Alcohol is widely used in skincare formulations because of it's versatility. It functions as a solvent (thinner), emulsifier (blender), buffer (PH balancer), stabiliser (prevents separation), preservative or penetration enhancer.
There is a common misconception that all alcohol is bad. In fact there are three types of alcohol in skincare. Simple alcohol, fatty alcohol and aromatic alcohol.
Simple alcohols also go by the names methanol, ethanol, isopropyl alcohol and denatured alcohol (SD alcohol or alcohol denat). They are used to stabilise a formula, dissolve surface oil and gives a formula a 'pleasant' aesthetic. However the quick evaporation qualities causes the skin to dry out and ultimately weakens its protective barrier.
Although alcohol has antiseptic properties, it also destroys good bacteria and applying alcohol to an open wound can be incredibly harmful. Medical professionals use sterile water, saline or iodine to clean open wounds instead of alcohol.
Simple alcohols are used as a penetration enhancer and although it helps the absorption of certain ingredients, it does so by destroying the skin's barrier and does more long term harm than good.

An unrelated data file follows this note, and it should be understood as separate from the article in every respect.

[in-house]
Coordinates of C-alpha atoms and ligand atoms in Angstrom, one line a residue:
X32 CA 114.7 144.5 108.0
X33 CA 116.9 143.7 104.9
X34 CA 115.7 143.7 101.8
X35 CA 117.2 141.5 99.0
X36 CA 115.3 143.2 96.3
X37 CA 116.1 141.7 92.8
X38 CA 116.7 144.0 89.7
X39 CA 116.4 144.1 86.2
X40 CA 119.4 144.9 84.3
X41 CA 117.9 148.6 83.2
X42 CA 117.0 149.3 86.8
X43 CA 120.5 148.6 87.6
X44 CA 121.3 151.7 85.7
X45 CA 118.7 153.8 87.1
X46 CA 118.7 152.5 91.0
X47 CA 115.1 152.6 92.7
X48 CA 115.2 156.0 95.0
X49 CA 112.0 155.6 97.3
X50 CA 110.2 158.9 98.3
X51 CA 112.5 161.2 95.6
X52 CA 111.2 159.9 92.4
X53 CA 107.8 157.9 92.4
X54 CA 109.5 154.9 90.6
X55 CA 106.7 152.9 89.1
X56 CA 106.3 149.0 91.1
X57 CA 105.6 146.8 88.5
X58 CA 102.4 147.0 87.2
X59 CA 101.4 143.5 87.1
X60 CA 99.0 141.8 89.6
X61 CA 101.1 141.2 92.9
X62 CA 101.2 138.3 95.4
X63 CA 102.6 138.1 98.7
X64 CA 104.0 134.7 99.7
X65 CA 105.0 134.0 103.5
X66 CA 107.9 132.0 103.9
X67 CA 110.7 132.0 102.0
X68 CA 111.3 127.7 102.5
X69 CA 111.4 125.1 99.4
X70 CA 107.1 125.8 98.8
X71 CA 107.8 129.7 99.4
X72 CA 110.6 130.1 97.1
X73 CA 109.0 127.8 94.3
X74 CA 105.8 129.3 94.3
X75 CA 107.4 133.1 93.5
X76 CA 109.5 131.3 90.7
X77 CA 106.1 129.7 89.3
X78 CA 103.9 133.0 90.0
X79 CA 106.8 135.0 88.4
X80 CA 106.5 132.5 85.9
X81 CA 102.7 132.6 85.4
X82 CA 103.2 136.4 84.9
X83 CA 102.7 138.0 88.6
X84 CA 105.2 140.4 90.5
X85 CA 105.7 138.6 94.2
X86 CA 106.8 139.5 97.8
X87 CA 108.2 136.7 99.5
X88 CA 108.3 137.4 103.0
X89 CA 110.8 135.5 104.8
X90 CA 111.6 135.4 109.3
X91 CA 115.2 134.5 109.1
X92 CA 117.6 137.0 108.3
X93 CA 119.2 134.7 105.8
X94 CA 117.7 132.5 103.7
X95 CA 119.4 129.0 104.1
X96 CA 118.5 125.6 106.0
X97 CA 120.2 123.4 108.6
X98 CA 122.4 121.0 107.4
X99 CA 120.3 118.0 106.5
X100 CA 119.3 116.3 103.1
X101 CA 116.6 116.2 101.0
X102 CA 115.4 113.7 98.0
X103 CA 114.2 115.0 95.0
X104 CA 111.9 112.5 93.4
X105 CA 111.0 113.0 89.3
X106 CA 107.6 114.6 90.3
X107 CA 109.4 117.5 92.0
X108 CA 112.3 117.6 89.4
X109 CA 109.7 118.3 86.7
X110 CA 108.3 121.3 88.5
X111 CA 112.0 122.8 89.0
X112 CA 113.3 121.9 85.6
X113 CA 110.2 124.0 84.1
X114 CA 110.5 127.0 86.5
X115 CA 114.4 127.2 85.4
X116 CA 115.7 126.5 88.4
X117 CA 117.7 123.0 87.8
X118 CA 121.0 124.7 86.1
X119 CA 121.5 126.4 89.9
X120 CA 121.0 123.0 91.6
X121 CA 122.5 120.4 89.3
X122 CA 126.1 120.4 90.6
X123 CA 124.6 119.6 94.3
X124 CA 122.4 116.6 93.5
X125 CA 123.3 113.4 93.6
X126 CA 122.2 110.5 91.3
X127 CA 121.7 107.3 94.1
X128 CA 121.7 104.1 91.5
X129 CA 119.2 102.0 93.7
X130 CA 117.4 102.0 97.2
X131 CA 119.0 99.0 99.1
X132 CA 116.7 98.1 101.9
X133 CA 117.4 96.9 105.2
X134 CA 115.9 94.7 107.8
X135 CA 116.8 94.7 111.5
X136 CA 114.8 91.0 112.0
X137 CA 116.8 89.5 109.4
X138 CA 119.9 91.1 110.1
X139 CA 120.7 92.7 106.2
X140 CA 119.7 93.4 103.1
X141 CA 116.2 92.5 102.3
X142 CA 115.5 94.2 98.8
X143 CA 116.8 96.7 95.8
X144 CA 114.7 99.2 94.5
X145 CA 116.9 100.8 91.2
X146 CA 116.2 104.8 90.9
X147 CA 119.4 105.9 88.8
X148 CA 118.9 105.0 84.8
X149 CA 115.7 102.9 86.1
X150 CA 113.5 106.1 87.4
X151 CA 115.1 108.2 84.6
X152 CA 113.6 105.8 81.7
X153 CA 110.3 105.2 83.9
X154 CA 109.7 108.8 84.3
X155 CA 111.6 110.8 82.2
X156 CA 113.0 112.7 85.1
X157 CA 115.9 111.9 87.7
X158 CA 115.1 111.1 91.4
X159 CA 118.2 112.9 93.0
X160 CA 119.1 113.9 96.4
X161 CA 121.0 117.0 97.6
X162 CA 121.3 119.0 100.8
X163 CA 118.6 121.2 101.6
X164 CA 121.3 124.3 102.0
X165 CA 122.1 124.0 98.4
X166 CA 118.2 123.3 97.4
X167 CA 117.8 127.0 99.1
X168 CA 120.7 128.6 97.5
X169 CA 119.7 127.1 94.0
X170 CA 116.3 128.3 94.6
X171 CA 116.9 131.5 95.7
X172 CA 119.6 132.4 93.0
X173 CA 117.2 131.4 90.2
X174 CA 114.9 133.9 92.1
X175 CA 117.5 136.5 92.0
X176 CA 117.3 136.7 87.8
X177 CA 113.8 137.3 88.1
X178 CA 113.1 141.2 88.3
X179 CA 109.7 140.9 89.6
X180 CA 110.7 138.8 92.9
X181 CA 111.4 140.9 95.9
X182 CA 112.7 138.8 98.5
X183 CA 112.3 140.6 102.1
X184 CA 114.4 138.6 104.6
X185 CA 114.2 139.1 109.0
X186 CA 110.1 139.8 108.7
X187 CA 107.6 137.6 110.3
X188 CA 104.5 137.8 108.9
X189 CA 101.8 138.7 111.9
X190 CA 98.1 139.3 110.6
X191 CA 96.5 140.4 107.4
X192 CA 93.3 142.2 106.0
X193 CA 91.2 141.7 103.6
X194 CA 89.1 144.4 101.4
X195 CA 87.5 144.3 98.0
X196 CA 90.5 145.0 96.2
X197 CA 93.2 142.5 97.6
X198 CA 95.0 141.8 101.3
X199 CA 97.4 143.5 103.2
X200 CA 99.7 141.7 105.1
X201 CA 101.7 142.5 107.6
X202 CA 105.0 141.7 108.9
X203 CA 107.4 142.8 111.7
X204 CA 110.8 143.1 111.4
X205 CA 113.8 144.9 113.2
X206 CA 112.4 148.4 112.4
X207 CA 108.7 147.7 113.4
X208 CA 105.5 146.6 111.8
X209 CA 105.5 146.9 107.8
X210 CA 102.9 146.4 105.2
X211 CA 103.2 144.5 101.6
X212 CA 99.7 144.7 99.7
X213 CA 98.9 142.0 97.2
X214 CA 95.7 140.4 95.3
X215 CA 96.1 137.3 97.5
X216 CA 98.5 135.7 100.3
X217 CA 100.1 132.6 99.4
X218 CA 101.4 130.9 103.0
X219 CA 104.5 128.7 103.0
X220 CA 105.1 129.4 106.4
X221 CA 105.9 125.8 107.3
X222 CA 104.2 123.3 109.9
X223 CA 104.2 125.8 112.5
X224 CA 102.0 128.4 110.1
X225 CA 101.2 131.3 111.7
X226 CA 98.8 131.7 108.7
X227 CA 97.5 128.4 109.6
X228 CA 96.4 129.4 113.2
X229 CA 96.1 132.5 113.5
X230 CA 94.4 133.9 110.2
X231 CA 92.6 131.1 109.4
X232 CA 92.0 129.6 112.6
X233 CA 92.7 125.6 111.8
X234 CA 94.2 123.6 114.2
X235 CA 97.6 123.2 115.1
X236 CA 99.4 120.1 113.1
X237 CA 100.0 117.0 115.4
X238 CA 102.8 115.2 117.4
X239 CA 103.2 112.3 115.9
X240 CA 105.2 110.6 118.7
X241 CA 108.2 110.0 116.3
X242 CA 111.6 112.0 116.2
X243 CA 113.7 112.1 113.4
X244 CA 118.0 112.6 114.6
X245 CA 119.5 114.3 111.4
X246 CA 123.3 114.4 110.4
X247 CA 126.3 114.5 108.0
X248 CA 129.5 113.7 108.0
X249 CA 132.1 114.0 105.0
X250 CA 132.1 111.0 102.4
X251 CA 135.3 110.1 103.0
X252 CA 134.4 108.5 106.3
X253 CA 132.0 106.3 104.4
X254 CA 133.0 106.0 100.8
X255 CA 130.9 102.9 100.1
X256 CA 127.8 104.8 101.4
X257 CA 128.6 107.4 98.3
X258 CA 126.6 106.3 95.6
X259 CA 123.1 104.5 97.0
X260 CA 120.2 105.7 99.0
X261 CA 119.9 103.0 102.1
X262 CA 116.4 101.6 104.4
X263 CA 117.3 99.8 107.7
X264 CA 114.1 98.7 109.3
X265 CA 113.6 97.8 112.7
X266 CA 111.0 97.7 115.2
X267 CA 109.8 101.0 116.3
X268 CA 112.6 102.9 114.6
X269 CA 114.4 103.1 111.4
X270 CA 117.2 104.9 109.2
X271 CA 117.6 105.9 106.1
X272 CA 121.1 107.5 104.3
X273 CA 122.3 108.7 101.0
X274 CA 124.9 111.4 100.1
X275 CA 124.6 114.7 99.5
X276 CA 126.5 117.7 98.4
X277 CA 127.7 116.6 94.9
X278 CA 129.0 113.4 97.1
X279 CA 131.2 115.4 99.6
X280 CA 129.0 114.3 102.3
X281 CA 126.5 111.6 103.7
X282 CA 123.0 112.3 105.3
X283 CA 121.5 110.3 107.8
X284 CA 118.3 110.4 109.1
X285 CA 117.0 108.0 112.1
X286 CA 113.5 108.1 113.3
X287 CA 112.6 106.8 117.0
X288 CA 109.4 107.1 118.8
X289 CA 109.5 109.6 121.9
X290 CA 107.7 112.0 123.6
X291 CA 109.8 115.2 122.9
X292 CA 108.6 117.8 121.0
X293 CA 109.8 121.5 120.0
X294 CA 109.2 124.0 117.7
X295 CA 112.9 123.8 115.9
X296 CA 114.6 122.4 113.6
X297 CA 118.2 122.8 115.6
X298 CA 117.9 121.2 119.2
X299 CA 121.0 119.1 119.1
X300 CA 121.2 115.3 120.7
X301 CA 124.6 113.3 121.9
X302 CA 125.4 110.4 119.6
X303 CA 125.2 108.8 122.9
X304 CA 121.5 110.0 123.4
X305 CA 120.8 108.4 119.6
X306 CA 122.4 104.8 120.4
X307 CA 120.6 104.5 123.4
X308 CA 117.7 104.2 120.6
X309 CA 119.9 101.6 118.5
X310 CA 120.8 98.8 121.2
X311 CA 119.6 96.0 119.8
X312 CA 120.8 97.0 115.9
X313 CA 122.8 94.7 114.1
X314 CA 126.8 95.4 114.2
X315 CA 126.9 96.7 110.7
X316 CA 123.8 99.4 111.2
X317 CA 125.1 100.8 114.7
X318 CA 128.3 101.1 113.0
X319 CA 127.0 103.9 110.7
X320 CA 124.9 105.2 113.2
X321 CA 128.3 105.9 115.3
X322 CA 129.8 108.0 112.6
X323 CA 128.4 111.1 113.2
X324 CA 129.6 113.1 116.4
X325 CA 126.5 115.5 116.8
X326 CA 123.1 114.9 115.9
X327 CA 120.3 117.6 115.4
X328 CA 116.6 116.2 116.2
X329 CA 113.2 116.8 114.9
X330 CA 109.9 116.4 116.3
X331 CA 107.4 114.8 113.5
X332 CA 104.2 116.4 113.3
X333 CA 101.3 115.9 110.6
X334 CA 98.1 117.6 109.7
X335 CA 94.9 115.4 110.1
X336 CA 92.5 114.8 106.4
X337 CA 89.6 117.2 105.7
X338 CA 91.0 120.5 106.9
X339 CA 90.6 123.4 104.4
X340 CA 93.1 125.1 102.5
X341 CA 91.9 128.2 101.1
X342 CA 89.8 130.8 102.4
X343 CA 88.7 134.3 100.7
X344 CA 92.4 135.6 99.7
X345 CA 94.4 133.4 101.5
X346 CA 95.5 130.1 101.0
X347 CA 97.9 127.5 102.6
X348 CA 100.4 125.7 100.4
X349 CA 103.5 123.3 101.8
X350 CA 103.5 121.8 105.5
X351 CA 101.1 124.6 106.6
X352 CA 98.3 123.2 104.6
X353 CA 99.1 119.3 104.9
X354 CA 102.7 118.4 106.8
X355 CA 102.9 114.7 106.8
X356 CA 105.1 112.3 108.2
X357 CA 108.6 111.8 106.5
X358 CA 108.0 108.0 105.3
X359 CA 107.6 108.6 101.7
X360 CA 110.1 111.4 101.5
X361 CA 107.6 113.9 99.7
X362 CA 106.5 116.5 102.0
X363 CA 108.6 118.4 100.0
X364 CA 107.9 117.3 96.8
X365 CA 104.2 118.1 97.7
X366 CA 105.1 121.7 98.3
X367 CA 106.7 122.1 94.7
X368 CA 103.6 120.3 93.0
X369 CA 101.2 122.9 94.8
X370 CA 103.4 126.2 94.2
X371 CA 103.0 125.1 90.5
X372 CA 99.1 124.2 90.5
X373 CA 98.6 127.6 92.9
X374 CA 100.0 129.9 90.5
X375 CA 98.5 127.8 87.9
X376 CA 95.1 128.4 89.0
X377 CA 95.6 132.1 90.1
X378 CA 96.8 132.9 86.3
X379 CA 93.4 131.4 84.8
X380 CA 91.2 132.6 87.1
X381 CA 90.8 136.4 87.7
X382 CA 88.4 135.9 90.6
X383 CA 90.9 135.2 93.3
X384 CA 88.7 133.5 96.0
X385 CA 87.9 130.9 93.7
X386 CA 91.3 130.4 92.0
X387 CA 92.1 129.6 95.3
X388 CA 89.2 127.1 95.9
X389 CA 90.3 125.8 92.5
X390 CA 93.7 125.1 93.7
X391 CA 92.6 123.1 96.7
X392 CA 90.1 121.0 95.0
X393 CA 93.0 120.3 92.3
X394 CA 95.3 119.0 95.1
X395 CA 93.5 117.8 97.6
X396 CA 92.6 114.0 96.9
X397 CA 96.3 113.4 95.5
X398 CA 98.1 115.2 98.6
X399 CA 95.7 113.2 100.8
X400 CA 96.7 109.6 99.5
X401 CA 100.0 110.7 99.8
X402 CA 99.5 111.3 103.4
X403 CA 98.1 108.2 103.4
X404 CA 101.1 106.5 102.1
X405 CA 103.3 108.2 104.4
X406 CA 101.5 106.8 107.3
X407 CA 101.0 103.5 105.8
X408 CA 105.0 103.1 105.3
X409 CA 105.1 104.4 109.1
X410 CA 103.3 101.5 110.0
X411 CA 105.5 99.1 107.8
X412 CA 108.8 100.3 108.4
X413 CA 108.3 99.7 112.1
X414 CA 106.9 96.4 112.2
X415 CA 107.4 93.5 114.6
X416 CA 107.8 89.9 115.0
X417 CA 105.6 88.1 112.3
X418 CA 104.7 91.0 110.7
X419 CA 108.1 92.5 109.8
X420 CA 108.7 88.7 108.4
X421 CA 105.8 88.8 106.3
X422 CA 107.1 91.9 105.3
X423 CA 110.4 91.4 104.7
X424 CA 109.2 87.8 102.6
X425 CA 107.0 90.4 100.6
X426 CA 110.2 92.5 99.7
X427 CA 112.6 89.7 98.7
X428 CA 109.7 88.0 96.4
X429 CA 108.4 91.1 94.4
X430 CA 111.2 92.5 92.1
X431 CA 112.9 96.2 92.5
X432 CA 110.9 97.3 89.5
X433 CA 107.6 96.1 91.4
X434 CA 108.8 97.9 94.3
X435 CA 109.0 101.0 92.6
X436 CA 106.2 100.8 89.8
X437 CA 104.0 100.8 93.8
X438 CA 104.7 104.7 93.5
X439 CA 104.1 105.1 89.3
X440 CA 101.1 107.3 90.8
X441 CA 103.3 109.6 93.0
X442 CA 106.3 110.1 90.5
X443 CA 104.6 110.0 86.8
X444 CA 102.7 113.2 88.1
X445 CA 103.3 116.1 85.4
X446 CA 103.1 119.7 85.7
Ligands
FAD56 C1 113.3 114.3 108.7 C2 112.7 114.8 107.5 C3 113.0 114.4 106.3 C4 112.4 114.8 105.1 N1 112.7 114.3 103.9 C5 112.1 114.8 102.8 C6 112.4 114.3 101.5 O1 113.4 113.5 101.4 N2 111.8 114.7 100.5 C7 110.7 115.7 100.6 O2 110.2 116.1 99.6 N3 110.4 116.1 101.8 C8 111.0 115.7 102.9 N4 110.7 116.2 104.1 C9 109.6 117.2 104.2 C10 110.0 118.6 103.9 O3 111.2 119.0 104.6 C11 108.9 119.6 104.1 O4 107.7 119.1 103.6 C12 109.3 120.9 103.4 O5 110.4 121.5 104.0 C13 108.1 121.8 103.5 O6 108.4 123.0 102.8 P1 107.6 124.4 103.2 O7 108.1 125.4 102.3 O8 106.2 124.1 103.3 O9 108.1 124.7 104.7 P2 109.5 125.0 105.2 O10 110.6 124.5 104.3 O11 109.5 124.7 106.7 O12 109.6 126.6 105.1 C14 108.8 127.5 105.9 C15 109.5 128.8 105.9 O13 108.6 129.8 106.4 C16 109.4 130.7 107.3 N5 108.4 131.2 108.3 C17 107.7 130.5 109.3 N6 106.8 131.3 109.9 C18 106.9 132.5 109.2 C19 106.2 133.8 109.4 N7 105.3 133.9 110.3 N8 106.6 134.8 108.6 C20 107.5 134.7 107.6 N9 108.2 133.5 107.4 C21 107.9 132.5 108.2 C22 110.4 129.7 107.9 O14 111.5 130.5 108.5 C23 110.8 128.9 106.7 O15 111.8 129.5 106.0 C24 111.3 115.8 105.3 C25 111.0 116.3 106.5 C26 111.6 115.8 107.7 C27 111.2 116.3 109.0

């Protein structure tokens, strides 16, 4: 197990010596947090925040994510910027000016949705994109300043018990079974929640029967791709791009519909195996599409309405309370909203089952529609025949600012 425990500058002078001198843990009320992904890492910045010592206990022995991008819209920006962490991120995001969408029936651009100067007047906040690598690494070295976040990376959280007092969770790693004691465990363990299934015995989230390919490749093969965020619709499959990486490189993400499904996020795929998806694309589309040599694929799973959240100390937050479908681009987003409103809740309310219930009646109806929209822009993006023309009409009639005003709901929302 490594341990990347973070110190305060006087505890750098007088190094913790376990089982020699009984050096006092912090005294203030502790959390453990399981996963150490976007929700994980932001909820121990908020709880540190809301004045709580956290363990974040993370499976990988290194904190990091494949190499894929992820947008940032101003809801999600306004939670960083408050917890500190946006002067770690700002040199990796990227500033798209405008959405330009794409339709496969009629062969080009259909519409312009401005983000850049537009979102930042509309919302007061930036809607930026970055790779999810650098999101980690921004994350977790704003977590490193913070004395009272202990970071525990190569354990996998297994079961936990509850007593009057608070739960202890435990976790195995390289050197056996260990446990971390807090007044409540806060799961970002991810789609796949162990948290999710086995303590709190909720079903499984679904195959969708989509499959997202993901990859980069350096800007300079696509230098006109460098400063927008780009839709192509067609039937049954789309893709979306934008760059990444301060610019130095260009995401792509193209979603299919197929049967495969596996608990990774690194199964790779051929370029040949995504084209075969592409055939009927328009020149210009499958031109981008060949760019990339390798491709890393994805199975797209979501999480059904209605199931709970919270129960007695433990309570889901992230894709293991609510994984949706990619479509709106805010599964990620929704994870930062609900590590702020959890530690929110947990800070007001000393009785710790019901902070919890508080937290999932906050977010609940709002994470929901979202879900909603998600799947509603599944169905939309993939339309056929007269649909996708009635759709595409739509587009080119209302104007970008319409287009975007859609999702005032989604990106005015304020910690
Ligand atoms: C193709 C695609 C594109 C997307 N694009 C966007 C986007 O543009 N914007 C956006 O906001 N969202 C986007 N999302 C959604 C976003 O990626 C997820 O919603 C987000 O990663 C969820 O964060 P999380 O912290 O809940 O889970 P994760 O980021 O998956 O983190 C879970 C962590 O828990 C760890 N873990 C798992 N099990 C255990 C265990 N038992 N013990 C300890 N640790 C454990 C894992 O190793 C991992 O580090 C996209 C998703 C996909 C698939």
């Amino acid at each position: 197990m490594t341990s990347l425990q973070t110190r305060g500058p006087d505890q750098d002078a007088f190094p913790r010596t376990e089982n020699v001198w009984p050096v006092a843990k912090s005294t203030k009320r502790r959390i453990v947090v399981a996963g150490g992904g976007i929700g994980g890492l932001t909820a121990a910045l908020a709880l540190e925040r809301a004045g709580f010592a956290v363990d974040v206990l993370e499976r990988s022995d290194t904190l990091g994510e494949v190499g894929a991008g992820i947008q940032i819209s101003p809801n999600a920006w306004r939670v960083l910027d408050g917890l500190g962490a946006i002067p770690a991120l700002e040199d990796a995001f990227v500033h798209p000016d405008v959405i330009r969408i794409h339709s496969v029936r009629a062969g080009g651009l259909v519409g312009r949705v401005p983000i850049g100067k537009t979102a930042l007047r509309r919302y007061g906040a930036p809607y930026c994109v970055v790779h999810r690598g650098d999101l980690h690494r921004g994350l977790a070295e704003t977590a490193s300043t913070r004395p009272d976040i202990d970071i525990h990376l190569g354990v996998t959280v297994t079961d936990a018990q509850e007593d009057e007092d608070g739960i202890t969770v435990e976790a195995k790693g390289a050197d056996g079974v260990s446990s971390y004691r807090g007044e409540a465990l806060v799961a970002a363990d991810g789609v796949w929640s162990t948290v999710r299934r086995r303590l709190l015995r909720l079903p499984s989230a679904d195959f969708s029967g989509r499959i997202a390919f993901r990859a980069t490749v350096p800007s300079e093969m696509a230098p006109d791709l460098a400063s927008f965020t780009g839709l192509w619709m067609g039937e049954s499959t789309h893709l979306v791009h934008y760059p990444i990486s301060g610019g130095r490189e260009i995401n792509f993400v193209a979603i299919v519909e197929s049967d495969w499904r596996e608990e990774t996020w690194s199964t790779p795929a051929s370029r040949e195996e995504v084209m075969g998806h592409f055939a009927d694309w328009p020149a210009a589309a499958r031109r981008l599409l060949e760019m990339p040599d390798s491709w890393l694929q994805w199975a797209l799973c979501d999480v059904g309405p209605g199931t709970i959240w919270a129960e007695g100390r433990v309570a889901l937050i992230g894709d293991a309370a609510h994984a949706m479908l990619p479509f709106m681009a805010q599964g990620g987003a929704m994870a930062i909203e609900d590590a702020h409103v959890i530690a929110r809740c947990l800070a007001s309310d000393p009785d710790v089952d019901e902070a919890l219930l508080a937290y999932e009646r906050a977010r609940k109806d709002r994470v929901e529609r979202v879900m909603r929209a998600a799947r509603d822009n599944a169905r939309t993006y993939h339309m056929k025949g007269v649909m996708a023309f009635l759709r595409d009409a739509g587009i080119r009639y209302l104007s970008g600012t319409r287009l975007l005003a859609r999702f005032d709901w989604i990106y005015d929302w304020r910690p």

Small amounts of alcohol (3%) applied to skin cells in lab settings over a period of days causes cell death by 26%. Certain skincare products contain alcohol at far greater concentrations than 3%.
Simple alcohols should only be used in extremely low quantities, if at all and appear at the very bottom of ingredient listings. Cheap toners or astringents that target oily skin or acne prone skin can be too harsh and long term use encourages sebum overproduction to counteract the drying out effect. The use of simple alcohols impacts the pores and compromises the skin barrier causing more skin irritations. Even in small quantities, this alcohol group has the ability to stress the skin.
The second group of alcohols are called fatty alcohols. They are found in skincare formulations with names such as caprylic alcohol, cetearyl alcohol, cetyl alcohol, decyl alcohol, lauryl alcohol, isostearyl alcohol and stearyl alcohol. They are thick and waxy and are used as emollients. Their occlusive properties makes them good for slowing down loss of water. This group of alcohol is generally non irritating.
Finally there are aromatic alcohols. These function as a preservative and are usually derived from essential oils. They give off a nice scent and are somewhat harmless if used in small quantities at the bottom of the ingredient listing. It has similar characteristics to simple alcohol so too much of it can irritate the skin.
To summarise, be mindful of the type of alcohol in your skincare formulations. Simple and aromatic alcohols can harm your skin and incite inflammation in the long run. Fatty alcohols are not harmful and provides moisturising properties. However it's more important to choose products formulated with ingredients that work to nourish and heal the skin instead of having alcohol as the main ingredient.